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Amelia A Lewis <firstname.lastname@example.org> wrote:
| Building a lexical API on top of a syntactic one is ... backwards.
Yep. SAX, e.g., is based on ESIS, which is a syntactic API spec.
| It is perfectly easy to imagine, for instance, LAX: the lexical API for
| XML. This would have different sorts of events, though. Perhaps it
| would have "leftPointyBracket()" and "nameCharacters(char )" and
| "tagWhitespace(char )" and "attributeValue(char, char )".
Well, both SGML and XML have lexical specifications (e.g. the ISO 8879
productions http://www.oreilly.com/people/staff/crism/sgmldefs.html and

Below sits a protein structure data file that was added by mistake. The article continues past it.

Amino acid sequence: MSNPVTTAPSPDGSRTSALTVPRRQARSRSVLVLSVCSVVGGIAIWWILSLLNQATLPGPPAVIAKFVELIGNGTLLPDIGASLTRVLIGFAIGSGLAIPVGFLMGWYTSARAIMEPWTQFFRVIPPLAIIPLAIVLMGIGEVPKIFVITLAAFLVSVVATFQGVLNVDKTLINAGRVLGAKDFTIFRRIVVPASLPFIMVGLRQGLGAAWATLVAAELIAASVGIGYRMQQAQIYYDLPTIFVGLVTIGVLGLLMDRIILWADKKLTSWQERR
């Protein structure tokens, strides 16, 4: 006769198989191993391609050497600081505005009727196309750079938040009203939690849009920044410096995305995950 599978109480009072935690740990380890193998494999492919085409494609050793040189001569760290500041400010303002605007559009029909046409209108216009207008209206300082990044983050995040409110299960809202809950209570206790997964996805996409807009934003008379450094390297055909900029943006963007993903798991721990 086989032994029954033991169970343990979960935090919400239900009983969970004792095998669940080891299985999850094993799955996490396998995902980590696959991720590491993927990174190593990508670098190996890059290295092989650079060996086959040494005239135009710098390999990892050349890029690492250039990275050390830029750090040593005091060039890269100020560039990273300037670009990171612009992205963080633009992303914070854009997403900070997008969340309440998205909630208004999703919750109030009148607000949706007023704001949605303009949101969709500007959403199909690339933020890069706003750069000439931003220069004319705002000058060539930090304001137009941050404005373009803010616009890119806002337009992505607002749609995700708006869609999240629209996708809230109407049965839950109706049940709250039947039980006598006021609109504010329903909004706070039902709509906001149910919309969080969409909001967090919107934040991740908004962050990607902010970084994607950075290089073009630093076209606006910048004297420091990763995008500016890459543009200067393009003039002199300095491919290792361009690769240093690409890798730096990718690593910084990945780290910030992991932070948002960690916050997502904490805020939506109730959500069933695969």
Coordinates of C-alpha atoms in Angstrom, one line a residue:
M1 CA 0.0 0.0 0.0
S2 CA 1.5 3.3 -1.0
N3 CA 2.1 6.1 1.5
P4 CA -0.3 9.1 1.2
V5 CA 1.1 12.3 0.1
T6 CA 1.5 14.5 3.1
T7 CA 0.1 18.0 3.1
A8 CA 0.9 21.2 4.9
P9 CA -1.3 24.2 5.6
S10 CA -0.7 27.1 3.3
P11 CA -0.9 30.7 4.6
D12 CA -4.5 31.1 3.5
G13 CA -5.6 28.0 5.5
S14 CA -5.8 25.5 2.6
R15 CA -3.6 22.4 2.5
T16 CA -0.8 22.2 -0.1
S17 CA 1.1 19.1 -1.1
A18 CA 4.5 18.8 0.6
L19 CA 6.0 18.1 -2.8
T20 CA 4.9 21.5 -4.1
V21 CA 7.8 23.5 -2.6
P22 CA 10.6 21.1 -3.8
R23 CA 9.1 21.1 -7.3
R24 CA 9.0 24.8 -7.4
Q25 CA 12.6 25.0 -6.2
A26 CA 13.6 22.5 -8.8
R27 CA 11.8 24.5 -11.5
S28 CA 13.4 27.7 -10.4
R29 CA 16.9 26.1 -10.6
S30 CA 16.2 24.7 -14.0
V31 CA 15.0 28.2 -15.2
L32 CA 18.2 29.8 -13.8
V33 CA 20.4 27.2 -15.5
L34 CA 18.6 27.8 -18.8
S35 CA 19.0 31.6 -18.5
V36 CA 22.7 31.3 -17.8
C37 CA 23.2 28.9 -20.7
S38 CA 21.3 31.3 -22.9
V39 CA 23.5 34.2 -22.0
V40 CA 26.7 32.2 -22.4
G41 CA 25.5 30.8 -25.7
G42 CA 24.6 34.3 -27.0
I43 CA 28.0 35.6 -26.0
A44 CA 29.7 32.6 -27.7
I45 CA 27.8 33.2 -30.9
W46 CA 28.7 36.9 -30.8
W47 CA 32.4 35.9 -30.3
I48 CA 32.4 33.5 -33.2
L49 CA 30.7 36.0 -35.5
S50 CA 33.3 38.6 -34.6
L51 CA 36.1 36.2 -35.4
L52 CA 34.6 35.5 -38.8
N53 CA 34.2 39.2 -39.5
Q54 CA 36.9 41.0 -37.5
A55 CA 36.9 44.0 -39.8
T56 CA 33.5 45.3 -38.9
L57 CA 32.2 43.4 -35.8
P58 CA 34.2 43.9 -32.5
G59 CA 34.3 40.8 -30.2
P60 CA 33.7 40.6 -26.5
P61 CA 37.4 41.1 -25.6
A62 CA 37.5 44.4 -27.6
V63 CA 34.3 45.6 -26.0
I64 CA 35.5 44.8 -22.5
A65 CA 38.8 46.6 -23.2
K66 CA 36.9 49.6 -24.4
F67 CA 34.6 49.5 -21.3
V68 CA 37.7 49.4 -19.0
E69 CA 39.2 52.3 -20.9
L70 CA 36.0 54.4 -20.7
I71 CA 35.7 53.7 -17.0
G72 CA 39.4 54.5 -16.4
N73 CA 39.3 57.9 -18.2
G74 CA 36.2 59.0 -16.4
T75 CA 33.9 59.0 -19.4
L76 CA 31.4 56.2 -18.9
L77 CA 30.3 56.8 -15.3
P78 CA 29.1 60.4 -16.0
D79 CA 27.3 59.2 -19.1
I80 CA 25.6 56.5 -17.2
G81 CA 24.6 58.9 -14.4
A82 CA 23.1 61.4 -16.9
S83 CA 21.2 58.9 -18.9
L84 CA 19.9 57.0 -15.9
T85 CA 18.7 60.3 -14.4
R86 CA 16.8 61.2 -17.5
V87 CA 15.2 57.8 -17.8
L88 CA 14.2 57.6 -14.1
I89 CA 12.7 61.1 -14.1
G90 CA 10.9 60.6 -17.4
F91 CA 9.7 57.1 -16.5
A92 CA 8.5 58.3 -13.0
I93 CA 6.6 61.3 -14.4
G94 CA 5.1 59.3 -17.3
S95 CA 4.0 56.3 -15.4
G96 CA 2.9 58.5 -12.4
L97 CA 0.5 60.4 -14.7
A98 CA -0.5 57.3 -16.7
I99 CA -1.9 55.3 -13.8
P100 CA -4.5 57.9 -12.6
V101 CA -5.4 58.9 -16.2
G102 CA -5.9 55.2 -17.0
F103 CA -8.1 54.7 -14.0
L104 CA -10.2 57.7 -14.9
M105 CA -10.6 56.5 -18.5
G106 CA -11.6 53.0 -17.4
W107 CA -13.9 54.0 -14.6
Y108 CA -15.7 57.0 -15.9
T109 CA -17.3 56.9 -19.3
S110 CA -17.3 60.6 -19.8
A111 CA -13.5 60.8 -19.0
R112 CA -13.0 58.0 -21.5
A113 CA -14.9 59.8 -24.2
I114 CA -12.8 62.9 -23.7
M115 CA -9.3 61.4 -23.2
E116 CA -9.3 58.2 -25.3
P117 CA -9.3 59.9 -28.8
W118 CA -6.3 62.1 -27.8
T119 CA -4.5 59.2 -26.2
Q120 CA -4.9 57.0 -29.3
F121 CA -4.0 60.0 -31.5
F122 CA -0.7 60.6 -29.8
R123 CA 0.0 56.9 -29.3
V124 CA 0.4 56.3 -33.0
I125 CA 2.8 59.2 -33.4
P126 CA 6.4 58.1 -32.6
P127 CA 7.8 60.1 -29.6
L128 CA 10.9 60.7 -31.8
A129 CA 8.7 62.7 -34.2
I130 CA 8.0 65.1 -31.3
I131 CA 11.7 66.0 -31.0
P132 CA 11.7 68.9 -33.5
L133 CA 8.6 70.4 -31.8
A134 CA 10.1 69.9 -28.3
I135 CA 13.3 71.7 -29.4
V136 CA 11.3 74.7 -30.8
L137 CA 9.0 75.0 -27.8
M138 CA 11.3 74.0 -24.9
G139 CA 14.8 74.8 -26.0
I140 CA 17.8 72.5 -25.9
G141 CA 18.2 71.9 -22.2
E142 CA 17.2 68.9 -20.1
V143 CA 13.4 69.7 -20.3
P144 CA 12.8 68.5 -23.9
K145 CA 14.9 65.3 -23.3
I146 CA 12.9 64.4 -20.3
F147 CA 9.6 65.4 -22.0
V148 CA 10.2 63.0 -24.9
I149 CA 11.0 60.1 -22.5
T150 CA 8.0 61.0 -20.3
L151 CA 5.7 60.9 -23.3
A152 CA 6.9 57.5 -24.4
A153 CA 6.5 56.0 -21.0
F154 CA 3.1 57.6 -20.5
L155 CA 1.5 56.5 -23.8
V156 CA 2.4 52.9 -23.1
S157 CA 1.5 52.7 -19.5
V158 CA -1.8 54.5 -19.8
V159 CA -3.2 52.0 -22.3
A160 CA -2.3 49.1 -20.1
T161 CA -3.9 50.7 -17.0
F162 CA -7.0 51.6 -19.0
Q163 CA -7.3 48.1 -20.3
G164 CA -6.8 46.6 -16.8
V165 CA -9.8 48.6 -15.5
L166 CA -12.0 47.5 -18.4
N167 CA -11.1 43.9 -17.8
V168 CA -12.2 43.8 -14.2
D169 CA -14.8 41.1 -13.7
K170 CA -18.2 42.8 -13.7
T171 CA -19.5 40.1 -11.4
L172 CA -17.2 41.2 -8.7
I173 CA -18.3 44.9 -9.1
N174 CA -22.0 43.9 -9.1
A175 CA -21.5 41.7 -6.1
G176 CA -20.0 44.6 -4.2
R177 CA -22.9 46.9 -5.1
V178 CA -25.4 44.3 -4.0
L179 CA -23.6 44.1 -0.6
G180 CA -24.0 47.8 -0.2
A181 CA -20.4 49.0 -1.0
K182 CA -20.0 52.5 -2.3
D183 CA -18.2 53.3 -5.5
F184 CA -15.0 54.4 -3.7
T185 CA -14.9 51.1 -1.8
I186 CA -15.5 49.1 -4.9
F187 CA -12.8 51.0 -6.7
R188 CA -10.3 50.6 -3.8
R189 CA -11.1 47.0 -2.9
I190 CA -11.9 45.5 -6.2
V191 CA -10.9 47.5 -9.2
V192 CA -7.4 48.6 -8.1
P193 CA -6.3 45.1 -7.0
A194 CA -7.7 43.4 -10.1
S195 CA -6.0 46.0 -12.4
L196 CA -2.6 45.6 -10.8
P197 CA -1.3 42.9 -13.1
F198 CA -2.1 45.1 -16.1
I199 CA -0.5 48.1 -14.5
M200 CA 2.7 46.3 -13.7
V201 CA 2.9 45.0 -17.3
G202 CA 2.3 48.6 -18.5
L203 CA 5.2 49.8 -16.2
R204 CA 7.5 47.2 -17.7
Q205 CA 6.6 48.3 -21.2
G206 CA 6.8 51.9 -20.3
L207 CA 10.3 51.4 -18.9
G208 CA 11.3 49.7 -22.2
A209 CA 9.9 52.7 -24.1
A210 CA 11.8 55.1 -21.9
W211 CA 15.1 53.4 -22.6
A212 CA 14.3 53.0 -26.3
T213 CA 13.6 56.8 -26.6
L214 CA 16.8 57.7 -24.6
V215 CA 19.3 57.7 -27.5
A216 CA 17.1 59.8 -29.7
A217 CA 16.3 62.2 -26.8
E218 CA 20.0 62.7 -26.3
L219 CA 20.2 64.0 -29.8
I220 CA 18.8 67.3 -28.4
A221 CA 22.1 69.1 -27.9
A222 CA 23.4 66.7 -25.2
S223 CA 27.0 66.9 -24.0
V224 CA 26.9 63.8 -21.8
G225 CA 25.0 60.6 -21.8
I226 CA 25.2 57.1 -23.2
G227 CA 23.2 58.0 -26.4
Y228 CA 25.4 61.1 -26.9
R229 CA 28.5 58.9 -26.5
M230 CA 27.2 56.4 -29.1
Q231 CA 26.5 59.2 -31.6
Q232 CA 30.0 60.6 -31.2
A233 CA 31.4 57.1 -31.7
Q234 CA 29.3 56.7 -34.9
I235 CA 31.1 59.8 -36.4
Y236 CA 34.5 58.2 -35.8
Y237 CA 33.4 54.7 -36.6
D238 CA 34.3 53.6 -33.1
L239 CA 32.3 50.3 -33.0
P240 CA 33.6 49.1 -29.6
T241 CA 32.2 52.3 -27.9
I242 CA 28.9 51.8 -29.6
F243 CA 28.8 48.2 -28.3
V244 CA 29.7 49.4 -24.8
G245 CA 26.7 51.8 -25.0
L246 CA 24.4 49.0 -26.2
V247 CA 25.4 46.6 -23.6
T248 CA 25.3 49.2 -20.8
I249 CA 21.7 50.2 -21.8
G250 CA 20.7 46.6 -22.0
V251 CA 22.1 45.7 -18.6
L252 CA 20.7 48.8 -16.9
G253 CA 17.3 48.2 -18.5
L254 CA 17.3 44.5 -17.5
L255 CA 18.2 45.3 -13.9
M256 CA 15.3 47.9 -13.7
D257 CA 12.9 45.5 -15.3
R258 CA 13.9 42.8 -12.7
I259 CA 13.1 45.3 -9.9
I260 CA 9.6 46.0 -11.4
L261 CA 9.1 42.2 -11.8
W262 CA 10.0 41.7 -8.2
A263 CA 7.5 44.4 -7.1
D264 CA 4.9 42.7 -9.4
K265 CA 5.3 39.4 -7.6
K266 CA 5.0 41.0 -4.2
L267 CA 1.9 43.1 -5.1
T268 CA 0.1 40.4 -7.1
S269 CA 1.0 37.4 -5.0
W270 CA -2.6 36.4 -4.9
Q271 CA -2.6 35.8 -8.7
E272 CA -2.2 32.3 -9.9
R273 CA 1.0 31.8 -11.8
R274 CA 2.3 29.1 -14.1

the productions in the XML spec document). SGML actually defines things
in terms of an _abstract syntax_. For instance, a starttag begins with a
STAGO and ends (usually) with a TAGC, in the meanwhile picking up stuff
like names, VI (value indicator), LIT, LITA and the like. (The delimiters
are bound to a _concrete syntax_ in the SGML declaration; that's how "<"
is STAGO, "=" is VI, ">", etc. XML disallows variant concrete syntaxes,
instead fixing the syntax to the bindings of the _Reference Concrete
Syntax_.) So, it's possible to associate categories with token "events"
and define an API at that level: tokenization only.
| I don't know if an in-memory API corresponding to such a ... lax parse
| (oh, re ... lax. You knew that was coming, right?) is possible,
A push API shouldn't be too difficult. By in-memory do you mean some
analogue of DOM, where all the tokens are held in a structure of some sort
(like a parse tree)?